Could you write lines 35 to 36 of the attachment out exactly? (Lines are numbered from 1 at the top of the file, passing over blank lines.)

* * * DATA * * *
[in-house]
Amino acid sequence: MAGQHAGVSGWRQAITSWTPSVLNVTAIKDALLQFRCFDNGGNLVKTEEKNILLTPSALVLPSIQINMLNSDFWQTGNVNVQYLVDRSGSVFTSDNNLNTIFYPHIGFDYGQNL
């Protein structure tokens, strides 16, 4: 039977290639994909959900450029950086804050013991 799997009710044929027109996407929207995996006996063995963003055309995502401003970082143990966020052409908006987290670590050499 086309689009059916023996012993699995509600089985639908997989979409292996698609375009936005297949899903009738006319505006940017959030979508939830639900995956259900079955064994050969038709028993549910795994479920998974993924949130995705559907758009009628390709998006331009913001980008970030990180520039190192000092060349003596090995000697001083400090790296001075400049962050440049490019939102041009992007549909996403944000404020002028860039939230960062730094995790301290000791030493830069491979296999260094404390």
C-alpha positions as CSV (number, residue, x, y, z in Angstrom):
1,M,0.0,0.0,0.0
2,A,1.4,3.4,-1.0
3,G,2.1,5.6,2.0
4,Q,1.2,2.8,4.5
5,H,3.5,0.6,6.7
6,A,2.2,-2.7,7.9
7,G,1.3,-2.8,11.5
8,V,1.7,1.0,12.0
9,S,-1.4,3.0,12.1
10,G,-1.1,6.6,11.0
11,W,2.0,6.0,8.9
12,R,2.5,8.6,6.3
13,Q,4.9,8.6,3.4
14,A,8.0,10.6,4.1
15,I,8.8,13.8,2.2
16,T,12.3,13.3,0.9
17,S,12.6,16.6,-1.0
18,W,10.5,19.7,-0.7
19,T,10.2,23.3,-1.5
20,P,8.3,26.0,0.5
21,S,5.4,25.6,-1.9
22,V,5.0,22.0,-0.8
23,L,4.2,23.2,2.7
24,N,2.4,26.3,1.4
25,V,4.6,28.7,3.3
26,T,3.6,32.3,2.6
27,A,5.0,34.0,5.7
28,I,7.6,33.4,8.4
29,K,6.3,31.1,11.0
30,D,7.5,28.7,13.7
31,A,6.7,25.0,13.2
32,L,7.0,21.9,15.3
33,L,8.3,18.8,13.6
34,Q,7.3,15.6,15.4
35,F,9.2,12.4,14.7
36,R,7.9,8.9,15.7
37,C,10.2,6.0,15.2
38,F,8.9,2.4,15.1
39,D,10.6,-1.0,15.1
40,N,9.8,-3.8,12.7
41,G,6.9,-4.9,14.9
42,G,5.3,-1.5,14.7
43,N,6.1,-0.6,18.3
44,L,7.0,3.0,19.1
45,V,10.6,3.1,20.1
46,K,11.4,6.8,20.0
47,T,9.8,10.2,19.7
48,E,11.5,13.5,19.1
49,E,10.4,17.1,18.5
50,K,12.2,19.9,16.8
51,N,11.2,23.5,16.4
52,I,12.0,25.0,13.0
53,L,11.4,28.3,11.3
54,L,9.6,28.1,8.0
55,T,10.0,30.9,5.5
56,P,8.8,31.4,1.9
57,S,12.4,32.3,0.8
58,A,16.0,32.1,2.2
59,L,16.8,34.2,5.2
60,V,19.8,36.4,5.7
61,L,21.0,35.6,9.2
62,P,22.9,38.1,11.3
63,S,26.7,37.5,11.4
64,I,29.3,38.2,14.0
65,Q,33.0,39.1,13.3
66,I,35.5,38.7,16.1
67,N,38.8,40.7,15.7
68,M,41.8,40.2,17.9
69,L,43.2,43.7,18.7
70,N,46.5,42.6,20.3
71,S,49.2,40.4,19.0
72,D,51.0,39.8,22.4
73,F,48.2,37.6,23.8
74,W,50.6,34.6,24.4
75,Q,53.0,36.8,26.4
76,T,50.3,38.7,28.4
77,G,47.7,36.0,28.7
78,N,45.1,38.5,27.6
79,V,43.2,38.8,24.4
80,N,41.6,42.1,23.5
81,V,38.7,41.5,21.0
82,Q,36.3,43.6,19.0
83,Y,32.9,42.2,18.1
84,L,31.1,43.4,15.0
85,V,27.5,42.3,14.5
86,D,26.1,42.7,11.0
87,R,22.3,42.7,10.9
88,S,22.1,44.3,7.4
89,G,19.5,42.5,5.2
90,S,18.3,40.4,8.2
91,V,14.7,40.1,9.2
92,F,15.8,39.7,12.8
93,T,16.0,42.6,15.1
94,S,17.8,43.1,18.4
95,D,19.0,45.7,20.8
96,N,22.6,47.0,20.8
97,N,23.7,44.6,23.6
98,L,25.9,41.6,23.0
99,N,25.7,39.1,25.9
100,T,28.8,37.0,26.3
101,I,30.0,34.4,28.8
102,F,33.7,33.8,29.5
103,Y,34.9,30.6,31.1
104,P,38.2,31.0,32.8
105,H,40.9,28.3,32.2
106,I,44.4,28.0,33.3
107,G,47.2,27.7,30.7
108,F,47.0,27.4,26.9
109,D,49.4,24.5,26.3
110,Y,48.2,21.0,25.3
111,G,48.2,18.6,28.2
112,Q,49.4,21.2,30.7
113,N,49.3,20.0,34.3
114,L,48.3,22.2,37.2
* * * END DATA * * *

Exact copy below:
31,A,6.7,25.0,13.2
32,L,7.0,21.9,15.3